A 3-D browser is a Web browser that allows the viewer to view and interact with six Web pages at a time by creating a virtual room on the viewer's screen. Instead of opening six Web pages, minimizing your screen and toggling back and forth between pages, imagine you are standing inside a six-sided cube and each side of the cube is displaying a Web page. There is a Web page in front of you, a Web page on each side of you, a page above you, a page below you and a page behind you. You can use your cursor to rotate the cube and put any side of the cube directly in front of you. Links on all the pages are active, so you can click from page to page and change the "walls" of your virtual Web room. If you see something that catches your interest, you can use the zoom feature to enlarge the "wall" so that it becomes a traditional page viewed on your flat screen.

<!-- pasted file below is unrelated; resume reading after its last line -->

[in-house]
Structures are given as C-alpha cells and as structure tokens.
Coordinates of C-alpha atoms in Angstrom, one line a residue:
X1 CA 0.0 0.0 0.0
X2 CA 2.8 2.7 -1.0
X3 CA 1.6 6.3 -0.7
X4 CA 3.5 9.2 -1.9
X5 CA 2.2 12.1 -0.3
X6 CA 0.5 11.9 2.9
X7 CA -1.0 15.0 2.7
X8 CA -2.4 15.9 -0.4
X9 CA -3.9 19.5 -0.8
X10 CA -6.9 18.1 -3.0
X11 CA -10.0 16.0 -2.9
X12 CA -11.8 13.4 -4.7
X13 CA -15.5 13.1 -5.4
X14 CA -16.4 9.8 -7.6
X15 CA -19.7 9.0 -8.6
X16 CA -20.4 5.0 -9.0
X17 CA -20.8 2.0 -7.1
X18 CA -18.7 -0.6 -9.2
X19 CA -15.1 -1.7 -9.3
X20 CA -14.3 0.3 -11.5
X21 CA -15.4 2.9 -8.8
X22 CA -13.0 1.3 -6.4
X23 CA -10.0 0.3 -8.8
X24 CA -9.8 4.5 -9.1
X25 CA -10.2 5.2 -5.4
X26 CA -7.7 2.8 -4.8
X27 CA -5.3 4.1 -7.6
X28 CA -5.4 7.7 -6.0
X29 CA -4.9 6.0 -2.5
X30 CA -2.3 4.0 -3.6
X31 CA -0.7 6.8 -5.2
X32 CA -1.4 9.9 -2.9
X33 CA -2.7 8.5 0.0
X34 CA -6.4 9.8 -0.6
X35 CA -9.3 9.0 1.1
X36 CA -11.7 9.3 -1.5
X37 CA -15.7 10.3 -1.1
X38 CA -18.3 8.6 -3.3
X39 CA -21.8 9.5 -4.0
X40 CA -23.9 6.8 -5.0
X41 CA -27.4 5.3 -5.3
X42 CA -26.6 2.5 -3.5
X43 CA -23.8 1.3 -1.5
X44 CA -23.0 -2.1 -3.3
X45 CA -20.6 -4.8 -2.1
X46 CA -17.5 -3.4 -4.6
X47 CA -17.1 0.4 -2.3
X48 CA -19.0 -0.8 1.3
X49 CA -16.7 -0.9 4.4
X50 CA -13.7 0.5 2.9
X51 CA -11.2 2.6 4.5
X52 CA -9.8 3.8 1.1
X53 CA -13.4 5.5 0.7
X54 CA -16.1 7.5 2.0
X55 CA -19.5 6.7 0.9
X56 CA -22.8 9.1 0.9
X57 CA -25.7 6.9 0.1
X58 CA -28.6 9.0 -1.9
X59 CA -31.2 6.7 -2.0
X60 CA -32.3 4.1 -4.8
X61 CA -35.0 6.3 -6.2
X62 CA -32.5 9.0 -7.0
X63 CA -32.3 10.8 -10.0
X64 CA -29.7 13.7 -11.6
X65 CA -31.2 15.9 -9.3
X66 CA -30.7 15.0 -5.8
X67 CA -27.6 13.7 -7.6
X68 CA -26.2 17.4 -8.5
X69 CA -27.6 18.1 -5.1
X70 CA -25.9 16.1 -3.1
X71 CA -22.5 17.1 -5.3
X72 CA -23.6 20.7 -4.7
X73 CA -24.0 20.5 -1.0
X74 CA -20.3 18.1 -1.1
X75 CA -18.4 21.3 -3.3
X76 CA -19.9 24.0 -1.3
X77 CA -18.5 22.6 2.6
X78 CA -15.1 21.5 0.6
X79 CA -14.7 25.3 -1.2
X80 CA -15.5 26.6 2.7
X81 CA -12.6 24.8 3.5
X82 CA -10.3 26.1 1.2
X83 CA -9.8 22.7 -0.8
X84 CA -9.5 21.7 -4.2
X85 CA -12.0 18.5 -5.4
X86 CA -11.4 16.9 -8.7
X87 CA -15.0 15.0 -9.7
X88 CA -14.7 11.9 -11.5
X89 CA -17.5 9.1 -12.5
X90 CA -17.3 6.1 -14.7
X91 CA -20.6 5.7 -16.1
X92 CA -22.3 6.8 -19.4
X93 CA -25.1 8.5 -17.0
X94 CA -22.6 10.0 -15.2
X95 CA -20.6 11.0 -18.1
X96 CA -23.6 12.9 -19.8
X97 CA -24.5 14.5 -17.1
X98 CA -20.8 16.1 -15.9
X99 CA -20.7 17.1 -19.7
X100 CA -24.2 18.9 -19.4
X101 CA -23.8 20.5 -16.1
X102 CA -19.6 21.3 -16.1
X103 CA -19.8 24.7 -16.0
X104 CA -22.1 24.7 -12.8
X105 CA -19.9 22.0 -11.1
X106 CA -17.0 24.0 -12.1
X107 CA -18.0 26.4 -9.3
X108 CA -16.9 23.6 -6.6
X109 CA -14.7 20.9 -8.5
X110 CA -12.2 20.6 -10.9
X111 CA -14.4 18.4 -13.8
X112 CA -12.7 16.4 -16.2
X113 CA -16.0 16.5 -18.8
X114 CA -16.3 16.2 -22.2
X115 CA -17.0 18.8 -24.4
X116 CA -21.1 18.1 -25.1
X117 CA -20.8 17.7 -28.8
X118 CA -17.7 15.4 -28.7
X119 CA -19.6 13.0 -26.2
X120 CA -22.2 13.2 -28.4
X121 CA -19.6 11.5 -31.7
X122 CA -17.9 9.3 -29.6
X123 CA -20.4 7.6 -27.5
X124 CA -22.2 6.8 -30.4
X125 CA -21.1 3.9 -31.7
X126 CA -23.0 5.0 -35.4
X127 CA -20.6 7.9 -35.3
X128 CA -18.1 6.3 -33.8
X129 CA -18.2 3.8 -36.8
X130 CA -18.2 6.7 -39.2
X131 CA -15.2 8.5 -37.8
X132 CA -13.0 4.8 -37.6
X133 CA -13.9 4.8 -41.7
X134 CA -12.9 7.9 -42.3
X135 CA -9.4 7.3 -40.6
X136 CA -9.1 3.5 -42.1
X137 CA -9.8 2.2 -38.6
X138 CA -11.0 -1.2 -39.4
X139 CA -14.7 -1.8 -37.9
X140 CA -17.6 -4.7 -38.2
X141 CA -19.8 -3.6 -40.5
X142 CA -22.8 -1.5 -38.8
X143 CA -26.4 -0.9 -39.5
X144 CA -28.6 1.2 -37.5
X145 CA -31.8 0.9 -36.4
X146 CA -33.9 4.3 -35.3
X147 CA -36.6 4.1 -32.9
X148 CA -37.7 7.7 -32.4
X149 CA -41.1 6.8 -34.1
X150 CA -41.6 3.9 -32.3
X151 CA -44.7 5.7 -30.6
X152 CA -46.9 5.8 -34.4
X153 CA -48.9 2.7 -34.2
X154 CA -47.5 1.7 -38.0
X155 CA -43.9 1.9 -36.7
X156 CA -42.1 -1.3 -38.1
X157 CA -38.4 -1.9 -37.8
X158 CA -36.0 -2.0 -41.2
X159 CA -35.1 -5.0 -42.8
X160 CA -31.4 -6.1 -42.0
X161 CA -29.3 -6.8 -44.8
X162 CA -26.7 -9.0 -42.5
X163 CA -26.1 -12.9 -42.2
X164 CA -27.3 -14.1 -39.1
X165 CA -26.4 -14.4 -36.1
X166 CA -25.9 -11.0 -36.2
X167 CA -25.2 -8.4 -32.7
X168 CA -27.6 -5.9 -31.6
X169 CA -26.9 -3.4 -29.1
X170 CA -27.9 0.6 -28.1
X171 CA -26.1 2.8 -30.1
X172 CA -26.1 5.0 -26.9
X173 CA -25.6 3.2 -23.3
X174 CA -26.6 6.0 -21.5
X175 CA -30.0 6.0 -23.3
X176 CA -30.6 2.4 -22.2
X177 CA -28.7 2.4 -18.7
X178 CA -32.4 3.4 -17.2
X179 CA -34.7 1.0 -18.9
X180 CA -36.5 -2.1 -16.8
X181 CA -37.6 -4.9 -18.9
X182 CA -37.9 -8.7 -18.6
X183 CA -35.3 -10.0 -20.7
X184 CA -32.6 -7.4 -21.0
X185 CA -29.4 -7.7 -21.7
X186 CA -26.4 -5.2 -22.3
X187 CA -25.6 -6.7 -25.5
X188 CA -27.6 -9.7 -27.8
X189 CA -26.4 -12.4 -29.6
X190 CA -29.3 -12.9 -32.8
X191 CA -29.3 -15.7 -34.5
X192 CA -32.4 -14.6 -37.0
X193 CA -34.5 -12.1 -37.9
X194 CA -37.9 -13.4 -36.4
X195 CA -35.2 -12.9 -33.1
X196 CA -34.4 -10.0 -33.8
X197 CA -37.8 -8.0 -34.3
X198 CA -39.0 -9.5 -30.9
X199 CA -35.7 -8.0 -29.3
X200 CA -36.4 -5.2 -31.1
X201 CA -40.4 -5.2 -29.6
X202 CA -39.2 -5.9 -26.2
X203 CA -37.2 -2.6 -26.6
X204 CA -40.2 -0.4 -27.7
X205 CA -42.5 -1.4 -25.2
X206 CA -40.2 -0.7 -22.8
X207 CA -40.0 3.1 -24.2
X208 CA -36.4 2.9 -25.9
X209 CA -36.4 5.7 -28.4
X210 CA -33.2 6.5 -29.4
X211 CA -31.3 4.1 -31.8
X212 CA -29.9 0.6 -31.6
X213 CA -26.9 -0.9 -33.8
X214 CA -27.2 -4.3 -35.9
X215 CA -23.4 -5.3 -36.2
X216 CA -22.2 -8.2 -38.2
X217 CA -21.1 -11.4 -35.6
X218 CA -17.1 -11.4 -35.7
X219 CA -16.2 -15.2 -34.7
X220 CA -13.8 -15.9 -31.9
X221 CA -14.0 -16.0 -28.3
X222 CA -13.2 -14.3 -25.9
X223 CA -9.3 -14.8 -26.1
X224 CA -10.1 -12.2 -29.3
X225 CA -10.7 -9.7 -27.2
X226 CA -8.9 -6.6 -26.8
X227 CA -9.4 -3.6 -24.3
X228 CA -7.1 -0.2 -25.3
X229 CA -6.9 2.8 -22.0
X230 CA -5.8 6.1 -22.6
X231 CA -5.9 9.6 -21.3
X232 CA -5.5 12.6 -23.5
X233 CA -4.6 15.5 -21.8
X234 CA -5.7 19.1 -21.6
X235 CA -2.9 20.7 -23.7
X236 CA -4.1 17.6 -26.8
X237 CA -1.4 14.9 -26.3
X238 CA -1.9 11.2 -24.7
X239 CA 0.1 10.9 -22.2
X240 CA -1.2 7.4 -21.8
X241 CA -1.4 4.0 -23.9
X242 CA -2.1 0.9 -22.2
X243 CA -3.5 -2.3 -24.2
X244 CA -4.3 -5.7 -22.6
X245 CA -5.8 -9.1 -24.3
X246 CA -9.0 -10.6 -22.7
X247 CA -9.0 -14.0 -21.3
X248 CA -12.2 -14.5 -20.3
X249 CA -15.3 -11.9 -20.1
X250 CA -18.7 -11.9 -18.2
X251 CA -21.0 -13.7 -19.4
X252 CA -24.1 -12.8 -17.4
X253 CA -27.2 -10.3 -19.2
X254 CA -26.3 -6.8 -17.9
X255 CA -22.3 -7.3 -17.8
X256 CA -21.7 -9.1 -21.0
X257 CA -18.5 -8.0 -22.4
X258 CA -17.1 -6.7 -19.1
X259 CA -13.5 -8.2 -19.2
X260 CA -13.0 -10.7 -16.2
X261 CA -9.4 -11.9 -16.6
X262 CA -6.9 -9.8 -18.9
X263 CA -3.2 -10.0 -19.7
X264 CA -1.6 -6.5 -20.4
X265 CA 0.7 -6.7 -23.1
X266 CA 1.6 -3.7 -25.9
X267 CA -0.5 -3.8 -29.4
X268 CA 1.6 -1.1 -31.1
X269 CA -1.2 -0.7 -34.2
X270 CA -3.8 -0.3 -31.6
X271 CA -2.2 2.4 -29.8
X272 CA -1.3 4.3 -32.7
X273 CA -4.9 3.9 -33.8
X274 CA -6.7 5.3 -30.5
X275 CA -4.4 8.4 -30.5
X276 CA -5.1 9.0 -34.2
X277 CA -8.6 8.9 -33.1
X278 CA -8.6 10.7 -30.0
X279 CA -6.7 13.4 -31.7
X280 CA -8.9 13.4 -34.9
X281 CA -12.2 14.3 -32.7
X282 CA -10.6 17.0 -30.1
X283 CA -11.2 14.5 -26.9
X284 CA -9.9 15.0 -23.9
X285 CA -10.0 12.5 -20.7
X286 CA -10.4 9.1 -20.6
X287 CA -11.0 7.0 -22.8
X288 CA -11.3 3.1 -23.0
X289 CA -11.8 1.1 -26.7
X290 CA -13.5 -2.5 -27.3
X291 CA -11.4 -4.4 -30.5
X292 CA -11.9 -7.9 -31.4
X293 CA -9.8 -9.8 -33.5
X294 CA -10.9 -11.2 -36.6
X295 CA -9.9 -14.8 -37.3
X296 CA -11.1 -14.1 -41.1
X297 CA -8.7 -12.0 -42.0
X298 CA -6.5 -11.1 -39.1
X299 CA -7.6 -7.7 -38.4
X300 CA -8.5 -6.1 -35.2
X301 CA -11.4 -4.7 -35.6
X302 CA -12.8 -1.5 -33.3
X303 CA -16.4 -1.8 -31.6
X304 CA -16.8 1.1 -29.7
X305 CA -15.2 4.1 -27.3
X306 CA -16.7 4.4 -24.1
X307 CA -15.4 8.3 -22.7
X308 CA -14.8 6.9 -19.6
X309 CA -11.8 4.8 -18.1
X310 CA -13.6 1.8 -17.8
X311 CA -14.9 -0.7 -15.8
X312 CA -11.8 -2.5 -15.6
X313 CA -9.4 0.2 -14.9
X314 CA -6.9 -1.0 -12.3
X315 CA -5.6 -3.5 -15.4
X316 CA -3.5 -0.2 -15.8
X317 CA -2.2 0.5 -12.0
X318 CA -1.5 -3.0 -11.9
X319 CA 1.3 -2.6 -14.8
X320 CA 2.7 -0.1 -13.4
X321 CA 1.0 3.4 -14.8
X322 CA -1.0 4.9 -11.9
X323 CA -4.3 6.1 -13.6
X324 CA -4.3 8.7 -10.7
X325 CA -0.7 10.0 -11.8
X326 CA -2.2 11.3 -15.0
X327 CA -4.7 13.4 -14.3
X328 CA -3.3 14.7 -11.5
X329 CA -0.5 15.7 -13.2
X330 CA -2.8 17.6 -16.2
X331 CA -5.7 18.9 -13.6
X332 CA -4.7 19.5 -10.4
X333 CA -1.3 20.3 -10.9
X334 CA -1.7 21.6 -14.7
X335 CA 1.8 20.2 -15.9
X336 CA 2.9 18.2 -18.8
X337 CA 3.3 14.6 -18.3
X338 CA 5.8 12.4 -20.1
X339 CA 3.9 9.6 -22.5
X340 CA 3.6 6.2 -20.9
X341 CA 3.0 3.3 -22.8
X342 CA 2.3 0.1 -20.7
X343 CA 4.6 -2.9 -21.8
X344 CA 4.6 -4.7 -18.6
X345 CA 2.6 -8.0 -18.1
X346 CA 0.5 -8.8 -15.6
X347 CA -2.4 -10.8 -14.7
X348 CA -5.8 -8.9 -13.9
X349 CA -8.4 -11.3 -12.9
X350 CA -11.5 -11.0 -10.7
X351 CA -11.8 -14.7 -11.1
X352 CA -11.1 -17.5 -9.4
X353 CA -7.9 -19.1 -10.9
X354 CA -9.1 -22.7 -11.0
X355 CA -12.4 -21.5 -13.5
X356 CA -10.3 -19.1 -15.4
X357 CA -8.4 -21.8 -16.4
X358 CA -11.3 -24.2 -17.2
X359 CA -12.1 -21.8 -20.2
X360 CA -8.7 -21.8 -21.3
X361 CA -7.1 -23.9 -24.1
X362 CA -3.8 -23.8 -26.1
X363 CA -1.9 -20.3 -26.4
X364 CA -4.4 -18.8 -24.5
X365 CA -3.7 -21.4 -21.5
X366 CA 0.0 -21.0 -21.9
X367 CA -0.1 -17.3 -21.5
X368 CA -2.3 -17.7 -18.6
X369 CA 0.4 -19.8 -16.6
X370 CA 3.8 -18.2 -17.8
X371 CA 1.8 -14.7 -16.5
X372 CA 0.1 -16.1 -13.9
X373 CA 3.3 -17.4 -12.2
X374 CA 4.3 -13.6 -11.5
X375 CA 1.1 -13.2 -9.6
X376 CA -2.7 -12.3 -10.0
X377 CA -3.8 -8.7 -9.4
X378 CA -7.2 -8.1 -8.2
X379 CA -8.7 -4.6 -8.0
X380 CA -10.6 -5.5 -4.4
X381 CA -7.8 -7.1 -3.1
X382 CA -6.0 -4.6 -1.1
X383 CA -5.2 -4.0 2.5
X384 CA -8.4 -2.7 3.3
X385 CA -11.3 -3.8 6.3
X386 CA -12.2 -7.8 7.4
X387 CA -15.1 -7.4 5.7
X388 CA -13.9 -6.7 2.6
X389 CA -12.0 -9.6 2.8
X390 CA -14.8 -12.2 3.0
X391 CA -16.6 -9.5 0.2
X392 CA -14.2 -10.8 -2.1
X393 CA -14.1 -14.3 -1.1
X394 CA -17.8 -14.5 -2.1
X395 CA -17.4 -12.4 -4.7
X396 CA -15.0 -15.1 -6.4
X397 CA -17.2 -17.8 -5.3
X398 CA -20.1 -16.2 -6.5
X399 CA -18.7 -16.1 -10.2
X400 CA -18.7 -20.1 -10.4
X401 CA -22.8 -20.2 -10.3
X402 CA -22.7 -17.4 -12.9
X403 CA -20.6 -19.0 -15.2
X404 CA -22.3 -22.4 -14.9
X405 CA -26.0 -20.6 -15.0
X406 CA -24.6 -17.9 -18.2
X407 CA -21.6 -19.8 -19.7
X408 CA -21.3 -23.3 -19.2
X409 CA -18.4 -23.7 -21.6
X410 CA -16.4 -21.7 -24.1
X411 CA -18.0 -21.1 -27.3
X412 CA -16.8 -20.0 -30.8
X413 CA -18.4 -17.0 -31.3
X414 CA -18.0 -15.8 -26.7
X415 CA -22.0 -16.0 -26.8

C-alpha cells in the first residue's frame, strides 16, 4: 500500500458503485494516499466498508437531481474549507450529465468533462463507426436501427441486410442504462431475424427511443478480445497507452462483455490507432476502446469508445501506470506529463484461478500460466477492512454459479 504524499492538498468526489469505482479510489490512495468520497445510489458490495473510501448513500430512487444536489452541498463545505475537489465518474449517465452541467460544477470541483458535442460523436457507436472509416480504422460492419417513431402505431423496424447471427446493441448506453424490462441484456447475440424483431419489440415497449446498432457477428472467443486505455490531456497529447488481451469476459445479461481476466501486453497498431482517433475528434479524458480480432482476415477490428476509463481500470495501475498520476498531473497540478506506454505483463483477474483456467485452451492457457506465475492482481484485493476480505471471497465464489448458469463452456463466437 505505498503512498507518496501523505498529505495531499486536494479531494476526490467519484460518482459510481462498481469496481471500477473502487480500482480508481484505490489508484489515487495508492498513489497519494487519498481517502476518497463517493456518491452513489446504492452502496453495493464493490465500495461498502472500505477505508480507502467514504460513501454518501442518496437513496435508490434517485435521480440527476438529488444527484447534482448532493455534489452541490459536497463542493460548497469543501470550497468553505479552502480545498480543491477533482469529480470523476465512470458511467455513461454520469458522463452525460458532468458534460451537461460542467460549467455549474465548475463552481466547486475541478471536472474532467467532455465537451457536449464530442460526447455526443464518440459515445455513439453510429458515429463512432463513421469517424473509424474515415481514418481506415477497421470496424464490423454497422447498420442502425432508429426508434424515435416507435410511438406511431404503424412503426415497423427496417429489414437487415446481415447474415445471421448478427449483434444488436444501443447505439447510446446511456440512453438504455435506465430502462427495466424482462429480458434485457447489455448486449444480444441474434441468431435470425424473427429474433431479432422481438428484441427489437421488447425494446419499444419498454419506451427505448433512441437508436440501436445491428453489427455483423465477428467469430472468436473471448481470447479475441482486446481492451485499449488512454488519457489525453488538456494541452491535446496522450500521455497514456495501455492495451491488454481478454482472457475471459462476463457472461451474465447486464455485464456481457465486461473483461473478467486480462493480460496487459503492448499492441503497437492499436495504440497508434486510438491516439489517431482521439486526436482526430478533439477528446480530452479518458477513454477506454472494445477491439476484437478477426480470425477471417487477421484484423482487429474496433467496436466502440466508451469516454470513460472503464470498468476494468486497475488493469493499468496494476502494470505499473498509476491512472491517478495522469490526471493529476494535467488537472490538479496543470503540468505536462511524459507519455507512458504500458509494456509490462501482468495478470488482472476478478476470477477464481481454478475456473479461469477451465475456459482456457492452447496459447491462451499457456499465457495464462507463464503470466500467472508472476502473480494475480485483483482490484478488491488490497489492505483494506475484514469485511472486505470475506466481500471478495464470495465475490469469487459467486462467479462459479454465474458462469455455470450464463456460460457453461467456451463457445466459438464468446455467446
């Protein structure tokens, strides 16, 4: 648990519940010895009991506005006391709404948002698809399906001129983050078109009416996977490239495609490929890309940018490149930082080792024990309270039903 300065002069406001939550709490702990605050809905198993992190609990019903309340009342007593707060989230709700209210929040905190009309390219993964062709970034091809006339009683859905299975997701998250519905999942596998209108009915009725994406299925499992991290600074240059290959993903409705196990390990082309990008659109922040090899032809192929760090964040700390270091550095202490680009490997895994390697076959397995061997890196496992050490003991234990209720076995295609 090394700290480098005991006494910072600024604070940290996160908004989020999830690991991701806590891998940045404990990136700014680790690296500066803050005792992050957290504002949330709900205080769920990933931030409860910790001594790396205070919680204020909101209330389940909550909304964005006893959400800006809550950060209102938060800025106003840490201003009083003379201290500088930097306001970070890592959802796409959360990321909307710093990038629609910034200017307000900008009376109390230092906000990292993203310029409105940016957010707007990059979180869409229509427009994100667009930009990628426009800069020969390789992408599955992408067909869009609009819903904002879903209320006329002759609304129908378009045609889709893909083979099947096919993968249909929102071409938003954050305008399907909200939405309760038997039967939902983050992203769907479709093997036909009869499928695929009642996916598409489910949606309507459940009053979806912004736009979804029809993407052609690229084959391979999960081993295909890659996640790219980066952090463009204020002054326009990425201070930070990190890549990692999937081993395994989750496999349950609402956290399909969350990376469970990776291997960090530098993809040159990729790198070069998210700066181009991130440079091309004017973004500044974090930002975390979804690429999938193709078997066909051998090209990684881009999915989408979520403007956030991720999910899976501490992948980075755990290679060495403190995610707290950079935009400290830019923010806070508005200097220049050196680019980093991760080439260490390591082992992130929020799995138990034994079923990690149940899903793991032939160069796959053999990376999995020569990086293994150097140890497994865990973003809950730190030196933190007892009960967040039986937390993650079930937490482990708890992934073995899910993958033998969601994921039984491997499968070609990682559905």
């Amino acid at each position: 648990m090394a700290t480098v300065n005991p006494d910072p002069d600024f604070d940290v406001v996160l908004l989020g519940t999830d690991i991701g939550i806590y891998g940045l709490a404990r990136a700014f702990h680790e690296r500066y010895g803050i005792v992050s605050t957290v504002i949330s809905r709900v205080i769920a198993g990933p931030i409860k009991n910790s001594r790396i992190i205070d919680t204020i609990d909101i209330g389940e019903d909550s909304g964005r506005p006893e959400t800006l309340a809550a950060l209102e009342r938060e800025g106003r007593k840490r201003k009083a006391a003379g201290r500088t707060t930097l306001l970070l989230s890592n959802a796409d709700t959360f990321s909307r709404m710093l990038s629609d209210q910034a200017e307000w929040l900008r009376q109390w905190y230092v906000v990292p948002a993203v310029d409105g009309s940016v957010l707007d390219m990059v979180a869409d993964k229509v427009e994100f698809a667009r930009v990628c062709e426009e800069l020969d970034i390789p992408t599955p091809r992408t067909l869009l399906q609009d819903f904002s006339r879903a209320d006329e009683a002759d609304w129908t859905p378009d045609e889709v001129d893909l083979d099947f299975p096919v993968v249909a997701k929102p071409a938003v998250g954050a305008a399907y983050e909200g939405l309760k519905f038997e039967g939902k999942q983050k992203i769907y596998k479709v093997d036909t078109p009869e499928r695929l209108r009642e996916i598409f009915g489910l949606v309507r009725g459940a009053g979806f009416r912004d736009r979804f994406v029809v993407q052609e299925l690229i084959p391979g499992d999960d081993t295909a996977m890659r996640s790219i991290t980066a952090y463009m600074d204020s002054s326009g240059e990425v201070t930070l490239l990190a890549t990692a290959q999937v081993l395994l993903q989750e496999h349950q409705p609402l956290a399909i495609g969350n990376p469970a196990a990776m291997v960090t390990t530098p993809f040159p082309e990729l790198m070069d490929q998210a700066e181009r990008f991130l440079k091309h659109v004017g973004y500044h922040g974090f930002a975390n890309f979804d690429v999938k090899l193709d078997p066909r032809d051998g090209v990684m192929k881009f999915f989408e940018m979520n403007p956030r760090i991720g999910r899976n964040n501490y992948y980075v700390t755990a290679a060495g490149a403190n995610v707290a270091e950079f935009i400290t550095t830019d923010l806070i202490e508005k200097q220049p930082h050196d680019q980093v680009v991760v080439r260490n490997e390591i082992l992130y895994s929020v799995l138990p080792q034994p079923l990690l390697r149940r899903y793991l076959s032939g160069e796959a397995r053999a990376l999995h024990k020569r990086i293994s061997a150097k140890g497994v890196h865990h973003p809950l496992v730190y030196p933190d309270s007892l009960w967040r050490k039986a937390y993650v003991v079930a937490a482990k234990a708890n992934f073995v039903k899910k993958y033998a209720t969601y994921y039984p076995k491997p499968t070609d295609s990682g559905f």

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The concept of a 3-D Web browser has been promoted by former architect and chief executive officer of 2ce, Mike Rosen. Rosen hopes that the next generation of computer users, who have grown up multi-tasking in virtual reality gaming environments, will embrace a 3-D version of the Web. Besides being fun, Rosen believes that having the ability to view multiple pages will be of practical use to day traders and others whose occupations require them to view multiple Web pages throughout the day.